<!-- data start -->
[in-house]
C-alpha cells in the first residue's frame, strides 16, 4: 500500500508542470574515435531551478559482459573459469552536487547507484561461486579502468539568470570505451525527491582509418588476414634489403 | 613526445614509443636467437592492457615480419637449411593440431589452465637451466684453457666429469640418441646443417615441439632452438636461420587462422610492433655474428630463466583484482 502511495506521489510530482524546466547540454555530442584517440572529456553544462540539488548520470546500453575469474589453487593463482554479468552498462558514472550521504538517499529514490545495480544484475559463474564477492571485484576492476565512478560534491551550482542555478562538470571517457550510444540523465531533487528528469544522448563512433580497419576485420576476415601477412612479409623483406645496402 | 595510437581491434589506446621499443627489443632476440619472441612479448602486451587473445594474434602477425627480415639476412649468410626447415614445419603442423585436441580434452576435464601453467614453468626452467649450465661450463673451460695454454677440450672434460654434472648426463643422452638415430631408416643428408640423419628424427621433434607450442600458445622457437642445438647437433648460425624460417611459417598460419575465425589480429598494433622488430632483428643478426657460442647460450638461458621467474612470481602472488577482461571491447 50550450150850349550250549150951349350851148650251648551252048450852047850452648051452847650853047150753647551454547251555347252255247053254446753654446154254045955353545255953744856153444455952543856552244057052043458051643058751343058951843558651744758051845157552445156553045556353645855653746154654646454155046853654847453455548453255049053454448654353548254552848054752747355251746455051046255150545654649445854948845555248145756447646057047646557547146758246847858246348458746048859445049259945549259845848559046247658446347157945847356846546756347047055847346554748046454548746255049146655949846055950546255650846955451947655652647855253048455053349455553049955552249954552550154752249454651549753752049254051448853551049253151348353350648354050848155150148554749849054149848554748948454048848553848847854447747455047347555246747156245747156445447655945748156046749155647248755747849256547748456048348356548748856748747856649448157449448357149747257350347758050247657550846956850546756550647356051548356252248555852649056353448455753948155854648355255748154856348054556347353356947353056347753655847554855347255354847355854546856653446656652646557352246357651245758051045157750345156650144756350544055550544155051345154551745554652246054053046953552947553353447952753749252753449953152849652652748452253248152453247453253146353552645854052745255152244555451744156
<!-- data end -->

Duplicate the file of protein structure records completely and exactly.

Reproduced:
[in-house]
C-alpha cells in the first residue's frame, strides 16, 4: 500500500508542470574515435531551478559482459573459469552536487547507484561461486579502468539568470570505451525527491582509418588476414634489403 | 613526445614509443636467437592492457615480419637449411593440431589452465637451466684453457666429469640418441646443417615441439632452438636461420587462422610492433655474428630463466583484482 502511495506521489510530482524546466547540454555530442584517440572529456553544462540539488548520470546500453575469474589453487593463482554479468552498462558514472550521504538517499529514490545495480544484475559463474564477492571485484576492476565512478560534491551550482542555478562538470571517457550510444540523465531533487528528469544522448563512433580497419576485420576476415601477412612479409623483406645496402 | 595510437581491434589506446621499443627489443632476440619472441612479448602486451587473445594474434602477425627480415639476412649468410626447415614445419603442423585436441580434452576435464601453467614453468626452467649450465661450463673451460695454454677440450672434460654434472648426463643422452638415430631408416643428408640423419628424427621433434607450442600458445622457437642445438647437433648460425624460417611459417598460419575465425589480429598494433622488430632483428643478426657460442647460450638461458621467474612470481602472488577482461571491447 50550450150850349550250549150951349350851148650251648551252048450852047850452648051452847650853047150753647551454547251555347252255247053254446753654446154254045955353545255953744856153444455952543856552244057052043458051643058751343058951843558651744758051845157552445156553045556353645855653746154654646454155046853654847453455548453255049053454448654353548254552848054752747355251746455051046255150545654649445854948845555248145756447646057047646557547146758246847858246348458746048859445049259945549259845848559046247658446347157945847356846546756347047055847346554748046454548746255049146655949846055950546255650846955451947655652647855253048455053349455553049955552249954552550154752249454651549753752049254051448853551049253151348353350648354050848155150148554749849054149848554748948454048848553848847854447747455047347555246747156245747156445447655945748156046749155647248755747849256547748456048348356548748856748747856649448157449448357149747257350347758050247657550846956850546756550647356051548356252248555852649056353448455753948155854648355255748154856348054556347353356947353056347753655847554855347255354847355854546856653446656652646557352246357651245758051045157750345156650144756350544055550544155051345154551745554652246054053046953552947553353447952753749252753449953152849652652748452253248152453247453253146353552645854052745255152244555451744156